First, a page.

Flexible Log-Likelihood Functions


Benjamin Goodrich
Associate Research Scholar; Lecturer in the Department of Political Science
Andrew Gelman
Higgins Professor of Statistics and Professor of Political Science


Scientific models often make poor predictions of their outcomes due to underfit or overfit. Just like the radio of an old car has only two adjustable dials for frequency and volume, probability distributions, like the bell-shaped normal distribution, that are used in scientific models typically only have one or two adjustable dials. Underfit occurs when no combination of the dials ever produces a good signal, while overfit occurs when the dials produce an extremely good signal in particular circumstances that becomes poor in slightly different circumstances, such as the location of the car or a new group of observations in a scientist’s data set. Scientists should be able to add as many adjustable dials to their models as they need to avoid underfitting the data but also need the capability to avoid overfitting when simultaneously adjusting more dials. Doing so will promote the progress of science by allowing scientists to make decent predictions of their outcomes that readily generalize when circumstances change moderately. Since scientists in all fields face these ubiquitous problems, providing software to help combat them will have a broad impact.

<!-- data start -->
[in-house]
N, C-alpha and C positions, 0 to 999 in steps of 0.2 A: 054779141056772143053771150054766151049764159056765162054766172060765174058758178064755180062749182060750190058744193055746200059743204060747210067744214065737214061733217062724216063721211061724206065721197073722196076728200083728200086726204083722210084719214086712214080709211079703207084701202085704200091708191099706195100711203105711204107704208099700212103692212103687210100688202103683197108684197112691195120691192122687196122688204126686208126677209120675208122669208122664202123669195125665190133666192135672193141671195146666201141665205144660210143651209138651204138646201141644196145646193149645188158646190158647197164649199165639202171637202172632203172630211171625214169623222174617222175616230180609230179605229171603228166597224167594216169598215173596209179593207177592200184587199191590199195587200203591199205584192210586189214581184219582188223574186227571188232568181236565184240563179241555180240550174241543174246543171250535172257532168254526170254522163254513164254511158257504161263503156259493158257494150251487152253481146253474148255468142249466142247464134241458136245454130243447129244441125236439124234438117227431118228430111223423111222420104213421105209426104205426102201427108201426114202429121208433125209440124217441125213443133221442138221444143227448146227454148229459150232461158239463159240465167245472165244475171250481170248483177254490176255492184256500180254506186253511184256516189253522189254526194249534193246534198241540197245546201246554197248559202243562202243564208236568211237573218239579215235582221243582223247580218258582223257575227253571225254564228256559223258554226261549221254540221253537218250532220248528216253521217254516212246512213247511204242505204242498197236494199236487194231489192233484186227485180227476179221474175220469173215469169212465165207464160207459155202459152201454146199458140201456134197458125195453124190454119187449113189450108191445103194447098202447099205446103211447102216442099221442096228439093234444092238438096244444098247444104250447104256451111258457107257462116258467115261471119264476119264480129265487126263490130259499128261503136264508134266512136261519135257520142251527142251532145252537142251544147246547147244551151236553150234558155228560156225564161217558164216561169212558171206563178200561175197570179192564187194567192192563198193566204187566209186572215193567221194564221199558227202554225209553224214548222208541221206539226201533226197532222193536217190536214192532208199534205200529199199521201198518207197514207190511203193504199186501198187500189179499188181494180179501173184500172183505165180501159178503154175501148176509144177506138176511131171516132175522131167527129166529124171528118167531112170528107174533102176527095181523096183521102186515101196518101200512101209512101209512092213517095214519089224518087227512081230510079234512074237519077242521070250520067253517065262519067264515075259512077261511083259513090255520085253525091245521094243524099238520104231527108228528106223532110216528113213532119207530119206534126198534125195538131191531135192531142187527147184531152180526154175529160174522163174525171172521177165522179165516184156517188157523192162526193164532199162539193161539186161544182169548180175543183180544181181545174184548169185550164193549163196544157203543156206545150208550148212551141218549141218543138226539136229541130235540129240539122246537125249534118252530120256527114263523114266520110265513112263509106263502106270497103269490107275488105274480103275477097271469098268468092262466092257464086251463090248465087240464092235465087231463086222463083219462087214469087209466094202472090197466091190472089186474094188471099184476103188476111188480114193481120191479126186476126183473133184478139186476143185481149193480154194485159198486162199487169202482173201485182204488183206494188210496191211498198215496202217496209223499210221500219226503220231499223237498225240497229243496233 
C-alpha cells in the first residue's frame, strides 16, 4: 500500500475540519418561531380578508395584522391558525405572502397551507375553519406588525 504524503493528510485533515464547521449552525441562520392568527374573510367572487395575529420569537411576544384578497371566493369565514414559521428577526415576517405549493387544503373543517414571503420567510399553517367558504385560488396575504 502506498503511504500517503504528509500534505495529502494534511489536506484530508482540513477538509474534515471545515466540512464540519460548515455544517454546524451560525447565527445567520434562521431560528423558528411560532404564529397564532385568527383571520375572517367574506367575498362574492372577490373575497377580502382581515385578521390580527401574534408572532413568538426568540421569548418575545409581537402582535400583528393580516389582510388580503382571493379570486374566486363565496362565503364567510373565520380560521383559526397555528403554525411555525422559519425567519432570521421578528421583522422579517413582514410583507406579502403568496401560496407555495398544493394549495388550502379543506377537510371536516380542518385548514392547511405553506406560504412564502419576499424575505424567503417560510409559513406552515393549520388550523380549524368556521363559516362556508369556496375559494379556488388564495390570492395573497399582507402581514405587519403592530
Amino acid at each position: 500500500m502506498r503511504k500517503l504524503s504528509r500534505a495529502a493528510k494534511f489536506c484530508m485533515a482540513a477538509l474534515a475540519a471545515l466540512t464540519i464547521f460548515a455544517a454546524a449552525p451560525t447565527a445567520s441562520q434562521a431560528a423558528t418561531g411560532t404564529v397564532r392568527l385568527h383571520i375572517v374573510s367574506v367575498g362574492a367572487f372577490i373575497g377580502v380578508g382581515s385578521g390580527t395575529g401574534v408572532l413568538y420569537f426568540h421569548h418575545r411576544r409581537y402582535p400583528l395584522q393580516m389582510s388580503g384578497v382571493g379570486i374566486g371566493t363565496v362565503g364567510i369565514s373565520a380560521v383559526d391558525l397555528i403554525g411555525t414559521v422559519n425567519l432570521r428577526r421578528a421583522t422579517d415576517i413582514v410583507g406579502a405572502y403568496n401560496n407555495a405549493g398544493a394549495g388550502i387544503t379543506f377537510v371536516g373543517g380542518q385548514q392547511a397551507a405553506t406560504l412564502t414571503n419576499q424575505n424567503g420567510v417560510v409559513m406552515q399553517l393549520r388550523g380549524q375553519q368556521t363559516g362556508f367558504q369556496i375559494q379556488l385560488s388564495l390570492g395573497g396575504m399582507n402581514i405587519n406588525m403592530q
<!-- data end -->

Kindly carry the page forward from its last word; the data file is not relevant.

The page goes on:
Those metaphorical dials are the parameters in the likelihood function used by scientists when utilizing maximum likelihood or Bayesian estimation techniques. Almost all likelihood functions are taken from the exponential family of probability distributions and have only one or two unknown parameters. In the past few years, a new continuous probability distribution from outside the exponential family has been derived where scientists can specify any fixed number of parameters, but this metalog(istic) distribution is difficult to use as a likelihood function because its density lacks an explicit expression. Moreover, while there is a convex set of parameters that produce a valid probability distribution, some combinations of parameters do not, and it is presumably impossible to characterize the admissible set explicitly. Nevertheless, it is quite possible to evaluate a metalog likelihood function numerically while imposing the required constraints on the unknown parameters, which would allow it to be utilized by scientists in many situations. The investigators will implement the metalog likelihood function in the free and open-source software known as Stan, whose algorithms have become the workhorse for Bayesian analysis in many scientific fields. The Bayesian approach also would permit a principled way to choose a model with the appropriate number of parameters in the likelihood in order to avoid overfitting future data. The project will also further advance interdisciplinary professional development of the next generation of researchers in statistical, data science, and other STEM disciplines.